• Tune out the press. We all have those Facebook friends for whom absolutely everything appears to be going well. They’re forever posting about their killer workouts; their stellar grades; their fun, meaningful, high-paying job; their amazing significant other; the gourmet dinner they just hosted for 25 people; the coffee/quote/friend/salad that makes them #soblessed. If this makes you feel as inferior and frustrated as I do, consider unfollowing those people for a while. Better yet, take a break from the social media rat race altogether — it might help you regain perspective and re-realize that we all have our struggles and weaknesses.

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    “Never been sick a day in his life! Been sleeping through the night since he was 5 days old! Eats anything I give him! #soblessed #askingforfewerfollowers”

  • Don’t dismiss the band. Put together a playlist that helps you rise above the blues. Some of my favourites are Two Steps from Hell’s “Cassandra“, Ingrid Michaelson’s “One Night Town“, and — yes, I’ll admit it — Hank Green’s “Shake-a-Booty“.
  • Find a good drill sergeant. I’ve tried to follow Jillian Michaels’ 30-Day Shred several times now, and I’ve never been able to make it a permanent part of my life. Then I discovered Jessica Smith TV, and I realized what was missing: encouragement. Her workouts can be seriously tough (second-position demi-pointe plié squats, anyone?), but she always projects kindness and the understanding that not everyone will be 100% up to the task right away. If this is what you need in a workout leader, don’t give up until you find one who works for you. It can make a huge difference in your motivation to work out — which in turn means you’ll be more likely to get the myriad physical and chemical benefits that exercise brings.
  • Stay well-provisioned. Nothing brings me down faster than the realization that I have nothing in the cupboard except some stale bread and a couple of tablespoons of peanut butter. Cooking tasty, nutritious meals takes time and energy, I know — but it doesn’t have to take much.
  • Find some buddies. You’re not alone in feeling down. In fact, the longer I listen to my Pandora comedy station, the more I realize that a lot of my favourite comedians have dealt with depression on a regular basis. This was a helpful realization on two levels: First, that human beings can turn those kinds of harrowing experiences into such beautiful art; second, that I can trust them to offer helpful advice. Here’s something Patton Oswalt posted recently that I found especially helpful:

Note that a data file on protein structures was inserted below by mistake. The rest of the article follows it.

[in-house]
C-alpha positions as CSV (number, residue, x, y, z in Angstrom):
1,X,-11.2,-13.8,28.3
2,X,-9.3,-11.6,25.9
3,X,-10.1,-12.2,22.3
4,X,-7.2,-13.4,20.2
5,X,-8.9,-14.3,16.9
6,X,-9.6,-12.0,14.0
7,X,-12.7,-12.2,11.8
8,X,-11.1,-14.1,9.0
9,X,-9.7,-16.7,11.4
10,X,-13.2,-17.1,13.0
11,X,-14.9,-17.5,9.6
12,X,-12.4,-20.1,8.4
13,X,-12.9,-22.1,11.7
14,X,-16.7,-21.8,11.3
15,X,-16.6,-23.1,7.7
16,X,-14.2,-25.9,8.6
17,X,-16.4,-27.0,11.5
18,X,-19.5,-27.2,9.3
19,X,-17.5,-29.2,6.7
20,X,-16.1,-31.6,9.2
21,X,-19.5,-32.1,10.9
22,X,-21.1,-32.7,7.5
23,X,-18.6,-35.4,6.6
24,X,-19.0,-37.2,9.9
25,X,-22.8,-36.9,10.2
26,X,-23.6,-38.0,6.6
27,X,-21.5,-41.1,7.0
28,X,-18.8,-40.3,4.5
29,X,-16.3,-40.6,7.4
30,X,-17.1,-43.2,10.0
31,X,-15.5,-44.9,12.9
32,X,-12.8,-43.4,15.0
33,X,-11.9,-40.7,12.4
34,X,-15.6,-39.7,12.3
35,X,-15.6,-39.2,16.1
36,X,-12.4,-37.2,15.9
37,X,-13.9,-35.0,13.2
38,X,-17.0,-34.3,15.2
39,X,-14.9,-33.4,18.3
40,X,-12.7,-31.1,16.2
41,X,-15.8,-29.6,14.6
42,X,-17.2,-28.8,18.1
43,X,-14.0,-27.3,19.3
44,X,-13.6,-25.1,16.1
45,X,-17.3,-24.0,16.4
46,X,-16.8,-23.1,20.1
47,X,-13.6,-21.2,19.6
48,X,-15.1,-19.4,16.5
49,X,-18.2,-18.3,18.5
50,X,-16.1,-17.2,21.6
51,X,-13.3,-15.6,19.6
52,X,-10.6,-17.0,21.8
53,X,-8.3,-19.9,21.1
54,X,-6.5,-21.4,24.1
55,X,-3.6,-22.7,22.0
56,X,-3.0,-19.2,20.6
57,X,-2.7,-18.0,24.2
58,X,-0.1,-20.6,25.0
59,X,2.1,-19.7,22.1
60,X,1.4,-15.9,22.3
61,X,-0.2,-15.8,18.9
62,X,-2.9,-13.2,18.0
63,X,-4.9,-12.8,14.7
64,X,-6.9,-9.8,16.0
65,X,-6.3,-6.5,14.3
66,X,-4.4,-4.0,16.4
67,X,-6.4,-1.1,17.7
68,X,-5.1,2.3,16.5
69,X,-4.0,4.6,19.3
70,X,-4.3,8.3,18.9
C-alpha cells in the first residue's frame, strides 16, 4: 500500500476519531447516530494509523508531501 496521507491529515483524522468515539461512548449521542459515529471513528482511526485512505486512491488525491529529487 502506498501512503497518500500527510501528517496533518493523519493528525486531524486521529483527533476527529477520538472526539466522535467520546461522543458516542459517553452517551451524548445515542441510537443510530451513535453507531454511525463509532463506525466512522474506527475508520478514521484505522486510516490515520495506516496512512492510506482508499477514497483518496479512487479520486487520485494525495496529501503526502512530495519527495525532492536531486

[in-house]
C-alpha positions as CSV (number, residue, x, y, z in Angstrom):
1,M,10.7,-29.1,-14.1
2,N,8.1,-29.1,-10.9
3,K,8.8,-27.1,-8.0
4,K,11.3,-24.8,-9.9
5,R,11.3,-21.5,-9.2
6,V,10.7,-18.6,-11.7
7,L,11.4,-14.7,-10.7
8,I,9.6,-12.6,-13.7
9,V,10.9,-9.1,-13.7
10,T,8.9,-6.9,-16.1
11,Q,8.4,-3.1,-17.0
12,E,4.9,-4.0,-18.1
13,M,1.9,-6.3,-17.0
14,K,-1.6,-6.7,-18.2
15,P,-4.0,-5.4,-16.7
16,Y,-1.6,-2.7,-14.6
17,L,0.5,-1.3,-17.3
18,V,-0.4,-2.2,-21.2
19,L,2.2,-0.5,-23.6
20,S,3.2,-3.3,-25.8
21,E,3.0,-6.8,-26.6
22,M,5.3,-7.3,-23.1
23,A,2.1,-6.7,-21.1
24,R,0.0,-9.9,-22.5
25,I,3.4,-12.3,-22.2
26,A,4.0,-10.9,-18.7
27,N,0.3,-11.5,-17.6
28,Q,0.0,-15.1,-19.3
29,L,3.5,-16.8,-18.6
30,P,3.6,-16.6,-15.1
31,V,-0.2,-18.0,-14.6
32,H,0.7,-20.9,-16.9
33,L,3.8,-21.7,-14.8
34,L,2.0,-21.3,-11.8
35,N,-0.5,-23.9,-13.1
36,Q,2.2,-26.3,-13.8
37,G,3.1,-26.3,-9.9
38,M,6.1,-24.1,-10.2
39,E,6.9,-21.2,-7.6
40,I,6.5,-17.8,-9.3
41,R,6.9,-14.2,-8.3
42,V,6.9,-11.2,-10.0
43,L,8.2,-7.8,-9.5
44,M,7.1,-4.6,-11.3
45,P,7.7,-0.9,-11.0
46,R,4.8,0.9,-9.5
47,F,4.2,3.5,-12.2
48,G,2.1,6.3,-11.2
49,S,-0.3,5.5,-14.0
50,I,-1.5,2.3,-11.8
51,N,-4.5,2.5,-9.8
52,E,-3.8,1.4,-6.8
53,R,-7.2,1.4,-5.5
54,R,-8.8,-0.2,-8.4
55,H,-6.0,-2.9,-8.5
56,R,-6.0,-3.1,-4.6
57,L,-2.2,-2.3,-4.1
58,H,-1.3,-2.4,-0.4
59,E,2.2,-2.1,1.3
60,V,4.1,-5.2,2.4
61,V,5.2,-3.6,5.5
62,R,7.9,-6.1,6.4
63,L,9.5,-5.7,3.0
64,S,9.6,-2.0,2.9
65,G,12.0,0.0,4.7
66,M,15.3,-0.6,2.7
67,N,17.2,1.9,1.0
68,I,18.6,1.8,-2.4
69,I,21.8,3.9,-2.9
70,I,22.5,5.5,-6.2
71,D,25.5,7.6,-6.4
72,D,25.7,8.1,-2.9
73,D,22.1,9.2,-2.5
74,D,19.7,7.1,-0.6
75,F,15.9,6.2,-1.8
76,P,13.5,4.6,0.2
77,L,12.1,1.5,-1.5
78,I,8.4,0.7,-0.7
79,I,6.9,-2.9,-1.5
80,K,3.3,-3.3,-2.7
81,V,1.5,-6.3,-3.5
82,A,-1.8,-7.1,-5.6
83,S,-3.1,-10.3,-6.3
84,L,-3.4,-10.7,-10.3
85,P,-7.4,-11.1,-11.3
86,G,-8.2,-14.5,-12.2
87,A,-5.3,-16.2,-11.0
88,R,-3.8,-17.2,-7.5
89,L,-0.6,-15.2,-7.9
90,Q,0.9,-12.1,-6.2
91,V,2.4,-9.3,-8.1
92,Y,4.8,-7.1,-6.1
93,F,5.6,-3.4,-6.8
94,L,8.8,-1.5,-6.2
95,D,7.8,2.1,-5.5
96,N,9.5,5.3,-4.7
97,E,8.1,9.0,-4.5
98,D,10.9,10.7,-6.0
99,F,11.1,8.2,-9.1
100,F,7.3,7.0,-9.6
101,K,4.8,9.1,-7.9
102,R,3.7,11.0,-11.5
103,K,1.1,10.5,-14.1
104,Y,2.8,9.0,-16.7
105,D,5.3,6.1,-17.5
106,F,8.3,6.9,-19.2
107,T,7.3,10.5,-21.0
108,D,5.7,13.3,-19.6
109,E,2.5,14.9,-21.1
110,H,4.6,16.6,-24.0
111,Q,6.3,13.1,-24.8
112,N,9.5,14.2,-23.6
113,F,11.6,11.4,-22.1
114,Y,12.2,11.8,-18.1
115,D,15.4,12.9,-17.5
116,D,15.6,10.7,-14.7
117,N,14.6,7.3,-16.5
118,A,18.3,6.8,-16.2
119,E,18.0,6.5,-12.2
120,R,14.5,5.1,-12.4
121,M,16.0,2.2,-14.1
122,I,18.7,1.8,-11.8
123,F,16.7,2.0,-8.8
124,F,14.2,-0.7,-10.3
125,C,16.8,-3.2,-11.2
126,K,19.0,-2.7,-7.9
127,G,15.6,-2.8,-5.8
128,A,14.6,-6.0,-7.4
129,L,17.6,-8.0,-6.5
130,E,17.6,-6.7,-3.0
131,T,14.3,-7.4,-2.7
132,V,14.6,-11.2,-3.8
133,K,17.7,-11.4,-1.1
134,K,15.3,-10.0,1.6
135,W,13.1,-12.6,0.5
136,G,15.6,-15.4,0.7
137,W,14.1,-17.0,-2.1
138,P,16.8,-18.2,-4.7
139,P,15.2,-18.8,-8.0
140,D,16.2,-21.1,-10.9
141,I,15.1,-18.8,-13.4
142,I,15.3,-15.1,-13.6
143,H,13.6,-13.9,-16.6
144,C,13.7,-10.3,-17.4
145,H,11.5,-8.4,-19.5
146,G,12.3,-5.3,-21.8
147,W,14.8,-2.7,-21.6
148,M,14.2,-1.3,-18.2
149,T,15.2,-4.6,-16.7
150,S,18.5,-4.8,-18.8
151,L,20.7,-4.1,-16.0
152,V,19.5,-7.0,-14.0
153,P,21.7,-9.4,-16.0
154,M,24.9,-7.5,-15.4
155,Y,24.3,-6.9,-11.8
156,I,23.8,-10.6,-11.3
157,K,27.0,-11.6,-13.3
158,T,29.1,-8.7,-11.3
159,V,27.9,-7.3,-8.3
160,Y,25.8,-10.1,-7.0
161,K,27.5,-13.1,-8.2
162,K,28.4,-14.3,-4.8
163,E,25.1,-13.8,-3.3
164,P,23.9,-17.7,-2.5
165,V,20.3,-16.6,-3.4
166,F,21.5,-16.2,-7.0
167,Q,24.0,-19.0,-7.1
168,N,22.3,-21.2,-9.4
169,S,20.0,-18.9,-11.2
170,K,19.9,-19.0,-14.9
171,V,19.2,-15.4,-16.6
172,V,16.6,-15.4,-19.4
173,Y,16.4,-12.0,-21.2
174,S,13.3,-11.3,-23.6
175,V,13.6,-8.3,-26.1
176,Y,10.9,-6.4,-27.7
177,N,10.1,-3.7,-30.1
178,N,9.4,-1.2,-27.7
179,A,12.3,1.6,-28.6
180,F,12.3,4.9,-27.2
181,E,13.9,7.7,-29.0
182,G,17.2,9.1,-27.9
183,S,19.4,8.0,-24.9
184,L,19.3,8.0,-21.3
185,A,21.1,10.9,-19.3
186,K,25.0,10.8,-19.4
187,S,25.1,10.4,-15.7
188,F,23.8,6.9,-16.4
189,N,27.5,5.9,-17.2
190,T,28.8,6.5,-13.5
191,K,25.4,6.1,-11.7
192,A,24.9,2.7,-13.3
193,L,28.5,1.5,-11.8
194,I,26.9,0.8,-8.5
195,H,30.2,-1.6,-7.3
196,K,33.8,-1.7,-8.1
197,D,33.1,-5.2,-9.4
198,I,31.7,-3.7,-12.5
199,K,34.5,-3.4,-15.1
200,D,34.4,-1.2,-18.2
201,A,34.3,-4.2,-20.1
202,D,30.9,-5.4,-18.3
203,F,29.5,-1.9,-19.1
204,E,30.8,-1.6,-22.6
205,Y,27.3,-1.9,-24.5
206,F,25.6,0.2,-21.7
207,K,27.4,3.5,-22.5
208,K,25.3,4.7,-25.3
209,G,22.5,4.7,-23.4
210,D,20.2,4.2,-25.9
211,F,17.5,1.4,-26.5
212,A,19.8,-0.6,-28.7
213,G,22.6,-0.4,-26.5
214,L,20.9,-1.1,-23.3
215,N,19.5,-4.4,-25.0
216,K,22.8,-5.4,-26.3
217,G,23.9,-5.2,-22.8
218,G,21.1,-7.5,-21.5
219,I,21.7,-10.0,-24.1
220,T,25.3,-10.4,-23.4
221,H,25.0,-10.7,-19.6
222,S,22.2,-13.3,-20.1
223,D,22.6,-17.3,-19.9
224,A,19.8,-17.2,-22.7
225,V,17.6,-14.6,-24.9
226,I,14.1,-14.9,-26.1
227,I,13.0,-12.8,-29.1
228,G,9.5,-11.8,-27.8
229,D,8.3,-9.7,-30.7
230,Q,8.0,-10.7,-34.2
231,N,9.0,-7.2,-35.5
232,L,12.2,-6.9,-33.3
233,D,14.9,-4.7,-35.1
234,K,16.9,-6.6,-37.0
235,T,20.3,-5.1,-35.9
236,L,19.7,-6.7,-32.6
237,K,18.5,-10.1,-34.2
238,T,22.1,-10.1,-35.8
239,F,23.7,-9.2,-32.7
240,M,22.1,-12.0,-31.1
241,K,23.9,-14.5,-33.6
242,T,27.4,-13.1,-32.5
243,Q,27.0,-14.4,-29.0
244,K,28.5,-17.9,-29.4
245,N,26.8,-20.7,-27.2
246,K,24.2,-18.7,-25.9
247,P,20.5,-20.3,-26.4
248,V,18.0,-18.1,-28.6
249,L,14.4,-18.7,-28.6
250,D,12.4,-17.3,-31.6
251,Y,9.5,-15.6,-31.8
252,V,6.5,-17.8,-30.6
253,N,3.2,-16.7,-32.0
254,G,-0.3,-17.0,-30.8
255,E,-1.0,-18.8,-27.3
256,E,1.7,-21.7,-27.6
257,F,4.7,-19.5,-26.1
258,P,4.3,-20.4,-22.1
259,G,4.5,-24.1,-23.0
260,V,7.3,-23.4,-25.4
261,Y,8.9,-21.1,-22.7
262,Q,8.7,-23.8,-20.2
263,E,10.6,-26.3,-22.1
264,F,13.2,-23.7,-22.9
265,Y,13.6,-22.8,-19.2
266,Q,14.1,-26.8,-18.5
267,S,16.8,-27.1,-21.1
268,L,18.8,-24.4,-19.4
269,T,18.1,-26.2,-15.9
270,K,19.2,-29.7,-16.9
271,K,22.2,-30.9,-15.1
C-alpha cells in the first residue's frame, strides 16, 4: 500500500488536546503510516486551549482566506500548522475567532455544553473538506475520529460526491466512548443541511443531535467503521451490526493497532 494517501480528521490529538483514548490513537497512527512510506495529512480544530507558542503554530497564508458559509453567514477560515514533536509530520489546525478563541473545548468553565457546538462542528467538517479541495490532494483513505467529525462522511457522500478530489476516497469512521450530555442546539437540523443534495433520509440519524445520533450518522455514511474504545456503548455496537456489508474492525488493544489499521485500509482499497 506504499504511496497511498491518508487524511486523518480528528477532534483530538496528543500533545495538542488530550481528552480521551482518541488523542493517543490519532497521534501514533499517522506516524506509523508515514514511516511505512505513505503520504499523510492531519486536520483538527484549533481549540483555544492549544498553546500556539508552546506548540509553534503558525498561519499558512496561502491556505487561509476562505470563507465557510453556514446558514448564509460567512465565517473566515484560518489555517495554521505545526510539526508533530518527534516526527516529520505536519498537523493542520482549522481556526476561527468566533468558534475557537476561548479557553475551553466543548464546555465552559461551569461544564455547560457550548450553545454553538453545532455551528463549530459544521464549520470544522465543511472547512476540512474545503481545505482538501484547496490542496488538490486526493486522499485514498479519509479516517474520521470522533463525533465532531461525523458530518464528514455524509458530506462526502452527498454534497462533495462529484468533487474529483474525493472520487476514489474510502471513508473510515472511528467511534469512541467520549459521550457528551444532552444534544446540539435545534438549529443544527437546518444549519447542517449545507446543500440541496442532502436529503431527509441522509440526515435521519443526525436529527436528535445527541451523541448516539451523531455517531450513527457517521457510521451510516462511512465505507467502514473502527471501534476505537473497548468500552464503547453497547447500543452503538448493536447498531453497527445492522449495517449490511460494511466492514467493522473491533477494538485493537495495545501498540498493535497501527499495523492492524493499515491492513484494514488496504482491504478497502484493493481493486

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  • Don’t be afraid to admit when you’re in over your head. Calling my school’s counseling center to ask for an appointment was one of the hardest things I’ve ever done, but I’m so glad I did it. It was really helpful to talk through various issues, face questions I’d been avoiding, and get some tools for managing my mental health more efficiently. Plus, I knew that I was in the hands of professionals who were uniquely qualified to evaluate whether I needed medication or more in-depth therapy. It was wonderful to hand that responsibility over to them, instead of trying to sort through conflicting advice from friends, family, and the Internet.

On the topic of provisions, I just made this casserole yesterday, and I can already tell that it’s going to become a standard this winter. It’s pretty easy to throw together, it’s fairly cheap, it’s filling, it’s got fantastically vibrant flavours, and it packs a nutritious punch. Perhaps best of all, one batch will feed one person for a week, and it freezes beautifully for the days you don’t feel like cooking.

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Sweet potato–black bean enchilada casserole

(Inspired by these Sweet Potato, Corn, and Black Bean Enchiladas from Averie Cooks; seasonings adapted from The Creekside Cook’s Crash Hot Sweet Potatoes)

Ingredients:

  • 4 medium sweet potatoes, diced